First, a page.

1. First, how brilliant of you to look for distraction from your current miseries in Paris! I can't think of a better place. I know that as soon as my feet touch the moving walkway at Charles de Gaulle I feel 25 years younger and as many pounds lighter. Thank you for giving us so much information about your preferences and your past experiences as well as a fine list of target restaurants.

    So, where will you find these soothing dining experiences you seek?

    If you enjoyed Christophe in the past, I would place it first on the list.

    Maceo and La Regalade St. Honore should fit your bill as should Les Fines Geuelles.

    Spring and Le Violin d'Ingres should suit you but might stretch your spending limit. Also, Spring begs your distaste for difficult reservations.

    Basically, I would avoid crowded bistrots (Cafe des Musees, Casse Noix) and wine bars (Vivant) because of probable noise, cramped seating and possibly intrusive "neighbors".

    Others on your list may well suit you but I haven't recent experience with them. That said, it strikes me that Le Chardenoux des Pres might be pleasant for your first evening since it is close to your apartment. You can check out the interior and menu here to see if it looks like your kind of place. http://www.restaurantlechardenouxdesp...

    In all events, you are wise to plan now. We wish you a joyous stay and a week full of cheerful memories.

    3 Replies
    1. re: mangeur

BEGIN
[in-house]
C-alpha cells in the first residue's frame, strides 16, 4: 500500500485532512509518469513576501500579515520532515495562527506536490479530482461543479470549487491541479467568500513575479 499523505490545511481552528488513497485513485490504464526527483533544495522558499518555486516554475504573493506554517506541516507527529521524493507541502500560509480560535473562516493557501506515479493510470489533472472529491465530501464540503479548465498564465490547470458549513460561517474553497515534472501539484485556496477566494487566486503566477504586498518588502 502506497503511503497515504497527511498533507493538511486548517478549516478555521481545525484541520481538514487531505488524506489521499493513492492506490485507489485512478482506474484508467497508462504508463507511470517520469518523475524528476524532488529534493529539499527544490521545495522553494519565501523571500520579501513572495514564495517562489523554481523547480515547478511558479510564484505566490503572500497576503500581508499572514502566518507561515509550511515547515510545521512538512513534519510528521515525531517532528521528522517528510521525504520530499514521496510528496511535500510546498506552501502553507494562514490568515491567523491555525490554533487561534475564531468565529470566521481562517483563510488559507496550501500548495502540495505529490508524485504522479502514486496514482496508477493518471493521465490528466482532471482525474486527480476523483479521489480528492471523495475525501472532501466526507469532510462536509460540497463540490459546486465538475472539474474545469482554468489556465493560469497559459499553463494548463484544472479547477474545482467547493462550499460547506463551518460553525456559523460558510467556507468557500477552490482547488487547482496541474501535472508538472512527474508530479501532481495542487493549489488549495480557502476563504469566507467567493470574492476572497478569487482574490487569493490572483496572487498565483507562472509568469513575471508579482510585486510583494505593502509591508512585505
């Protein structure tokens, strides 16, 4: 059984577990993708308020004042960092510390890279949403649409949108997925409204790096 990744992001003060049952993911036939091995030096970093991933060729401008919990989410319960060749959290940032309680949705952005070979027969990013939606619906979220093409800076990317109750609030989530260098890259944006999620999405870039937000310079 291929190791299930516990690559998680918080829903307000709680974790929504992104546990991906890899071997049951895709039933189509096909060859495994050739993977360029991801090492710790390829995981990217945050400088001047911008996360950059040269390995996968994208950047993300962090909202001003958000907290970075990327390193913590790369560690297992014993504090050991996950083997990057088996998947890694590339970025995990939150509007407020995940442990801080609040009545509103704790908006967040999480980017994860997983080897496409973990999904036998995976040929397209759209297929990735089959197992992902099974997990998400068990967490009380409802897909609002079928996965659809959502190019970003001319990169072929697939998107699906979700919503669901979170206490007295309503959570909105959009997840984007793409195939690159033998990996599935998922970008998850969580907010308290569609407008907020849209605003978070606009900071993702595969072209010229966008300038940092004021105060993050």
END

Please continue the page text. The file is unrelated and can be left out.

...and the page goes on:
It's hard and maybe unnecessary to add to mangeur's good response, but I'll echo her best wishes, and mention another small place (albeit maybe a bit cramped) very near your apartment, behind St Sulpice, "Au Bon Saint- Pourçain." It's a location for comfort food -- marinated leeks, rabbit with tarragon in aspic, chicken in a tarragon cream sauce, blanquette de veau, and a pretty good tarte tatin (tho it leaned too much toward applesauce for us), and reasonably priced Irancy. (Note: Cash only.) 10 bis, rue Servandoni, tel. I suspect you can get a res by simply walking by the day before. -- Jake

      1. re: Jake Dear

        +1 Au Bon Saint Pourcain. It is a comfy little place and we love it. The chicken with tarragon is just wonderful. Best wishes for a wonderful, stress free trip. Since you enjoy dessert, I hope you make it to Gerard Mulot, which is close by.. Just looking in the window of the shop will make you smile. The pastries are just as delicious as they are beautiful.

        1. re: DaisyM

          i apologize to everyone for posting two nearly identical threads. I'm not sure how it happened, but it was in a fog of sickenss. SO sorry.

    2. Since there are two simultaneous versions of this thread, we're going to lock this one and refer you to the other one;